Media Ethics: The Leveson Inquiry and how it relates to freedom of the press pt.1

[This is part 1 of a media ethics assignment for university. I had to split it up because it was about 2200 words. Admittedly, I’m not too strong on academic writing, but I thought that it would be an interesting starting point to get conversation going.]

On July 13 2011, Prime Minister David Cameron announced an inquiry that would investigate the role of the press and the police in the phone-hacking committed by editors and reporters at the News of the World. 337 witnesses gave evidence in person, and the statements of 300 others were read into the record.

However, the scope of the Leveson inquiry was much broader than a simple analysis of the criminal breaches committed. Lord Justice Leveson and his committee examined the cases and evidence given, then proceeded to formulate recommendations to alter the behaviour of the British press. These were compiled into the four volumes of the Leveson report that was released on November 29, 2012.

When announcing the release of his report, Lord Leveson stated:

“I know how vital the press is – all of it – as guardian of the interest to the public, as a critical witness to events, as the standard bearer for those who have no one else to speak up for them.”

While the report was described as two-fold, because it dealt with the failings of both the press and the police in the phone-hacking scandal, it could be seen as three-fold with regards to its analysis of the press. It could be split into three broader themes: factual examination of the situation up to this point, a critical review of the current situation, and recommendations for regulation in the future.

He was very cautious with his recommendations, and yet very persistent that they should be heeded.

Leveson’s report suggested the best way to ease the press into change was through an independent self-regulating body. This body would encourage higher standards of journalism through a code of conduct and offer incentives to newspapers to become part of the system. It would also have to be capable of providing advice and dealing with complaints regarding its members, including those relating to civil and criminal law, in order to protect the public.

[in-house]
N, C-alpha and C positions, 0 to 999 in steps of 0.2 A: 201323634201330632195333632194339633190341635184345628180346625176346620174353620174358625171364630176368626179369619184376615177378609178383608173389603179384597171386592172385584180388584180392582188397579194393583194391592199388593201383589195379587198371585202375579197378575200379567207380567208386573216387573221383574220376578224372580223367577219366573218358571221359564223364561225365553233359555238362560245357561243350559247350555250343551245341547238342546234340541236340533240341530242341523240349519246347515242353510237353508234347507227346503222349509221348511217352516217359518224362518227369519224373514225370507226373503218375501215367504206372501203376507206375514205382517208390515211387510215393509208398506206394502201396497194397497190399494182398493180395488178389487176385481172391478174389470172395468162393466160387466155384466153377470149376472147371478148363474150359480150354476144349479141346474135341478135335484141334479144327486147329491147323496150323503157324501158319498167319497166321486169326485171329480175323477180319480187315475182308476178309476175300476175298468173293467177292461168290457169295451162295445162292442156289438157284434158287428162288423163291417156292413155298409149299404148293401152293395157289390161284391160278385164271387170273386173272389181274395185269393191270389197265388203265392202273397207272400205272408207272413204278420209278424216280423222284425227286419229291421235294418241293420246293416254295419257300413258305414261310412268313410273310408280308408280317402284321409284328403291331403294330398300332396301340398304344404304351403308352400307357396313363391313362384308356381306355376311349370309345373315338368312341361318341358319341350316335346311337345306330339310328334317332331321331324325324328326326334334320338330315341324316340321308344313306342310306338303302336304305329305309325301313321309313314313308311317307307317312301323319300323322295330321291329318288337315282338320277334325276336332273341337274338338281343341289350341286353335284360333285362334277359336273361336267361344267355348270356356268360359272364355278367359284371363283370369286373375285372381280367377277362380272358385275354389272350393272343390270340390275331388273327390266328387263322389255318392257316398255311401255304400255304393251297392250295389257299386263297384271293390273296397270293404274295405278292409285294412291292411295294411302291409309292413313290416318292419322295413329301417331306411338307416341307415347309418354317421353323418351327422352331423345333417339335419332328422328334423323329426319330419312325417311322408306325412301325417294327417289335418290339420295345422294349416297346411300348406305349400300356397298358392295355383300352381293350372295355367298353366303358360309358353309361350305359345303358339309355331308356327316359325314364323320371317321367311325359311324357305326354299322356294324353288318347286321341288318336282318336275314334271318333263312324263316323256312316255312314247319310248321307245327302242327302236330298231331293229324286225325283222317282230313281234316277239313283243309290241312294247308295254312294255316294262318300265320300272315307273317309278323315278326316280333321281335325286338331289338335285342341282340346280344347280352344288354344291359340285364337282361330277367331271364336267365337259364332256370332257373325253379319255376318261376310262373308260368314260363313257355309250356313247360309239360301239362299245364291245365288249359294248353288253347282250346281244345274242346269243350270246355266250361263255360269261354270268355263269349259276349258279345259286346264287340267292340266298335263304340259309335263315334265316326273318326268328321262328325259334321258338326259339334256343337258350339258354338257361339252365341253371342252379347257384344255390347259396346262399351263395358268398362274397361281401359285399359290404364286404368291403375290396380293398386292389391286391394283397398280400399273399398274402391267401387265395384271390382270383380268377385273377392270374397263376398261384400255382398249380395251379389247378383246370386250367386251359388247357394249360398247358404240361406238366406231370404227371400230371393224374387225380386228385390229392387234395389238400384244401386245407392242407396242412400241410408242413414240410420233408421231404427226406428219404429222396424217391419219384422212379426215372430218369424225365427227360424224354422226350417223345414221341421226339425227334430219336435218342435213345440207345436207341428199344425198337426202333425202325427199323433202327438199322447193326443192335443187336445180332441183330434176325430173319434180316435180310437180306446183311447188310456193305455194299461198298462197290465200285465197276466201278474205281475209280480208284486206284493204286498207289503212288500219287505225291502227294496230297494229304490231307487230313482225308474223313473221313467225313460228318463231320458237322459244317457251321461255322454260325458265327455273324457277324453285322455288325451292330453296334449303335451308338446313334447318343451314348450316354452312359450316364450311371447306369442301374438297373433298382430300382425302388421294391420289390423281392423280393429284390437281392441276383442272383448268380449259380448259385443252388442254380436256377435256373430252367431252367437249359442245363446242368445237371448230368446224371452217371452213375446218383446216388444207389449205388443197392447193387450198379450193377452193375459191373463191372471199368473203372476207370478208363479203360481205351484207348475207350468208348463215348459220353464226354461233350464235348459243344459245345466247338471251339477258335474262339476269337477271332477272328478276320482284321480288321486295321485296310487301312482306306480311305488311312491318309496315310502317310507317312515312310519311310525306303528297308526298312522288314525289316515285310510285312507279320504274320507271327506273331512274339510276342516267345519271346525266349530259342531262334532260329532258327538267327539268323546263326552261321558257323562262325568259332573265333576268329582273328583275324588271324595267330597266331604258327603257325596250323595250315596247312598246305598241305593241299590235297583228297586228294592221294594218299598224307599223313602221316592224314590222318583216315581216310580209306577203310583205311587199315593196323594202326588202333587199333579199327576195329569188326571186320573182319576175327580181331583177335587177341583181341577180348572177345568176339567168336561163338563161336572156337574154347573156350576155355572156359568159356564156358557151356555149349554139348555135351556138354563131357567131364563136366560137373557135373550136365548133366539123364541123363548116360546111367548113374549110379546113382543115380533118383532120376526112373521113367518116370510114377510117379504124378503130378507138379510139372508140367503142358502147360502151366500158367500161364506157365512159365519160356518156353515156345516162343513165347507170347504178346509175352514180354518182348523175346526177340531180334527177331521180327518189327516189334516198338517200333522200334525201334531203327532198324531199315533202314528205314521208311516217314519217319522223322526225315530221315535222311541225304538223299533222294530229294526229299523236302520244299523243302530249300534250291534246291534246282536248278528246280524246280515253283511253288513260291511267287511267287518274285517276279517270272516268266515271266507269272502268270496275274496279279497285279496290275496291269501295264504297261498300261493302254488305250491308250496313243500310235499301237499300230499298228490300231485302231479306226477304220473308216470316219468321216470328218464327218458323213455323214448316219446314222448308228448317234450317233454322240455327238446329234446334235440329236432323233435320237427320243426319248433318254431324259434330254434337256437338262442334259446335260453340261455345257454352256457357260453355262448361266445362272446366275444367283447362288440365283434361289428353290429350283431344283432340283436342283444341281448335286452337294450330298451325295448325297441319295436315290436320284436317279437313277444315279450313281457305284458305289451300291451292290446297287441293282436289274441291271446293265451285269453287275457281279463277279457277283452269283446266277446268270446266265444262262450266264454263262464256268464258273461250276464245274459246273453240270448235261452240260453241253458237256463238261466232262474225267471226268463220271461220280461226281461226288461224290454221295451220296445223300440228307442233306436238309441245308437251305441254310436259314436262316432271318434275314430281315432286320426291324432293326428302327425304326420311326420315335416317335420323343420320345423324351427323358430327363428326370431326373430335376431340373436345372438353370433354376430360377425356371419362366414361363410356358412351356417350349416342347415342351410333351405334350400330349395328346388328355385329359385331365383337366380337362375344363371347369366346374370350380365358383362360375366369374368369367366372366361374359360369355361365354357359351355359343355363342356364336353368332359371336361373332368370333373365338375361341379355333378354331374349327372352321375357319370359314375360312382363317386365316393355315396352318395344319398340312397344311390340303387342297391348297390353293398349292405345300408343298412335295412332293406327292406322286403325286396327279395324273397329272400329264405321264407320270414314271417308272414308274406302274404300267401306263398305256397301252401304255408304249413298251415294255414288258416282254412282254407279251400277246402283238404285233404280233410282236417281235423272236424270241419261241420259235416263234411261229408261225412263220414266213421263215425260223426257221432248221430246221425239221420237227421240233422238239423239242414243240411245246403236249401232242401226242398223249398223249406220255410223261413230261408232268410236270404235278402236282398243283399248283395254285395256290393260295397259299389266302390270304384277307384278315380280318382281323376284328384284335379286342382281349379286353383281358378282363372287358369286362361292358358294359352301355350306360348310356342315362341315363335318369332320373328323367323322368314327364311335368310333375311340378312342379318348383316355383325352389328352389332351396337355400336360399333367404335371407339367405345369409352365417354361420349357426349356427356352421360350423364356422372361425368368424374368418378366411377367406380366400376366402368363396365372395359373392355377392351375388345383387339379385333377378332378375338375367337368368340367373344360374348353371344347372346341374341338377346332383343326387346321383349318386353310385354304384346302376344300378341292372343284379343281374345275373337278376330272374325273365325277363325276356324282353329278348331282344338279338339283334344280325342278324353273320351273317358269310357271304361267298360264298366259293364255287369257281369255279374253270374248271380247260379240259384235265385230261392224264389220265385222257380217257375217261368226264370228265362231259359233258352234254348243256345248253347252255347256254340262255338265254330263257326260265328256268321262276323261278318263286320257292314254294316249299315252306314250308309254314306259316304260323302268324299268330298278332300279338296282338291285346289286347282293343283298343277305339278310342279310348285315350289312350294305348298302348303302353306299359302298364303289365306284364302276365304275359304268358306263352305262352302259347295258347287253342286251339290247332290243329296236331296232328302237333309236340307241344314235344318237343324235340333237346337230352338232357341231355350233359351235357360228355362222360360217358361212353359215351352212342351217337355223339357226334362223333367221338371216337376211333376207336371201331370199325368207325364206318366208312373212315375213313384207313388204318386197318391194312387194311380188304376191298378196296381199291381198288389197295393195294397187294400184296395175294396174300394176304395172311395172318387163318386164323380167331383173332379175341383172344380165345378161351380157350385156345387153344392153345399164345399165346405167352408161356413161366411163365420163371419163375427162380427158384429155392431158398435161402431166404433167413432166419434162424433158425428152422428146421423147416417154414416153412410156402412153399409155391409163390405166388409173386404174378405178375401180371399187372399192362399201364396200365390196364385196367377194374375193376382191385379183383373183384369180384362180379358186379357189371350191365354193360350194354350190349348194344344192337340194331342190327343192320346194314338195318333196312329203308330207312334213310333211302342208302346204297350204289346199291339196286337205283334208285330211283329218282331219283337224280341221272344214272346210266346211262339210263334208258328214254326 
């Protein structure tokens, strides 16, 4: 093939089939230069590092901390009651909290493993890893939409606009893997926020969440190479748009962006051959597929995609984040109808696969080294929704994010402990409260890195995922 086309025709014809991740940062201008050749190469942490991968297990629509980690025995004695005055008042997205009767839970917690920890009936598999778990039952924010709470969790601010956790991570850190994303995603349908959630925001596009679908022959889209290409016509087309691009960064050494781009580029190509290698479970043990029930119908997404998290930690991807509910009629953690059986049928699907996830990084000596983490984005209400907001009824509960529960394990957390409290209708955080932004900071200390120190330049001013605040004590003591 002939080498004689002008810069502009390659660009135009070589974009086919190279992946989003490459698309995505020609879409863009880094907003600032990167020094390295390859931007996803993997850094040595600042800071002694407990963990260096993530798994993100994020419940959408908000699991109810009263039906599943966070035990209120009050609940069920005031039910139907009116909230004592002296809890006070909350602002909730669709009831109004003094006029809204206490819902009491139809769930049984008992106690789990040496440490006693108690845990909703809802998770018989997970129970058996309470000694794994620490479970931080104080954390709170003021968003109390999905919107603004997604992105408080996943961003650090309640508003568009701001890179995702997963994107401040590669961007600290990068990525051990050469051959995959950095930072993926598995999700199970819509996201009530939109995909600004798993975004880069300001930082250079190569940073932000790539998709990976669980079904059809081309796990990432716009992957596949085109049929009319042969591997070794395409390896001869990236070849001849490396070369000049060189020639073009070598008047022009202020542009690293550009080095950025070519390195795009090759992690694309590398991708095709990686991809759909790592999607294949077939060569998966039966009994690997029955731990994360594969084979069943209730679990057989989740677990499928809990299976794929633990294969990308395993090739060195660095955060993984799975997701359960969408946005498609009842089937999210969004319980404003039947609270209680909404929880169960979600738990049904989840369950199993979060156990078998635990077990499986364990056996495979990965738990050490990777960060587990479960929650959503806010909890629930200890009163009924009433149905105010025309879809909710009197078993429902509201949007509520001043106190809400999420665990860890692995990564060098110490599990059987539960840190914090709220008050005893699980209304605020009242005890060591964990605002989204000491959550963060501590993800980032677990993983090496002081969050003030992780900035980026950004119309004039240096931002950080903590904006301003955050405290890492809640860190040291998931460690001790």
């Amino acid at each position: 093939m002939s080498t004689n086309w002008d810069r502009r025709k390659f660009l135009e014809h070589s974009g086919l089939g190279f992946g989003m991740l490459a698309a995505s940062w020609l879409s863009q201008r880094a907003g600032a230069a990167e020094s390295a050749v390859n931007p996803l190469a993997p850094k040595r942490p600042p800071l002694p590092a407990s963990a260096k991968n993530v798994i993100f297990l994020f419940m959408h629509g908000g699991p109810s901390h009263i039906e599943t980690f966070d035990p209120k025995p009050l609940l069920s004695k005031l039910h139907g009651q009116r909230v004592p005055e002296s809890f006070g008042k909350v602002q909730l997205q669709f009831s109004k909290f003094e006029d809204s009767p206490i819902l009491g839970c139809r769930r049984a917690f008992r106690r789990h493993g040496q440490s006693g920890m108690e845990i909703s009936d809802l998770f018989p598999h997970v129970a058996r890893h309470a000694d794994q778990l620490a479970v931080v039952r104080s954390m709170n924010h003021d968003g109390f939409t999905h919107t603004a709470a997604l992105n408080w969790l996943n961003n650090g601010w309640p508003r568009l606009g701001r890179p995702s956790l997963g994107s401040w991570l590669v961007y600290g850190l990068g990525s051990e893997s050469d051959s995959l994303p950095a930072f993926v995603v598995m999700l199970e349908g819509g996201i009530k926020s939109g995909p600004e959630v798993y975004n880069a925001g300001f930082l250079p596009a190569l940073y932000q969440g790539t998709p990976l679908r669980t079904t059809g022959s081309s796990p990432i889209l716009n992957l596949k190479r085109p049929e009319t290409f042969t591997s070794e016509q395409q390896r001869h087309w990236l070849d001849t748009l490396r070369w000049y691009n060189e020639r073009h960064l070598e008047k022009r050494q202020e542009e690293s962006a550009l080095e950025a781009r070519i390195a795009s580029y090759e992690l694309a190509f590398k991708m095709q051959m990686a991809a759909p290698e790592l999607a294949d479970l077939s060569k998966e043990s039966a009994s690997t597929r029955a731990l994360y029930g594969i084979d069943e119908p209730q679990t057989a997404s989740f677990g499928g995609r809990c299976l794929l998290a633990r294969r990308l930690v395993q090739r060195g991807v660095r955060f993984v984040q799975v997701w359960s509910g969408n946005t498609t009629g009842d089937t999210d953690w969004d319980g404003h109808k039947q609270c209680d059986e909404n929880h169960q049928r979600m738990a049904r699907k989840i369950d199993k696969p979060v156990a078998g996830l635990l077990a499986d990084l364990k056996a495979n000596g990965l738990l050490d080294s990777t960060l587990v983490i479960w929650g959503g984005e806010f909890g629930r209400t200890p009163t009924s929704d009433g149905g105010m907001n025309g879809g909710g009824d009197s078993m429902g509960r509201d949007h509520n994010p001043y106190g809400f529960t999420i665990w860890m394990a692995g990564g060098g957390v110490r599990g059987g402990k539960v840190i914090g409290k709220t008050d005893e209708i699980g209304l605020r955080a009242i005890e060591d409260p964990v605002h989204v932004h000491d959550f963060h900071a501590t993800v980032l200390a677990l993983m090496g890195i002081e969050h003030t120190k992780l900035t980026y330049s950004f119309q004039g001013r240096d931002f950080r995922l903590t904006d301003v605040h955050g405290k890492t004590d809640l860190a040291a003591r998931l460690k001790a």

This is a precaution in order to maintain the freedom of the press. If this body were to be state-regulated, the validity and legitimacy of the press – and of modern democracy – would be completely undermined. The purpose of having a free press is captured very well in Chris Frost’s witness statement for the inquiry, submitted on behalf of the National Union of Journalists:

“Journalists are simply carrying out, as a profession, the right of all citizens to freedom of expression. Registration [to a professional body, much like doctors] runs the risk of limiting access to the media, preventing the wide range of different voices that is vital in a free society.”

The existence and maintenance of a free press is not only an ethical issue, but also a legal one: article 10 of the Human Rights Act of 1998, incorporating text directly from the Charter of Fundamental Freedoms of the European Convention of Human Rights states that:

“Everyone has the right to freedom of expression. This right shall include freedom to hold opinions and to receive and impart information and ideas without interference by public authority and regardless of frontiers.”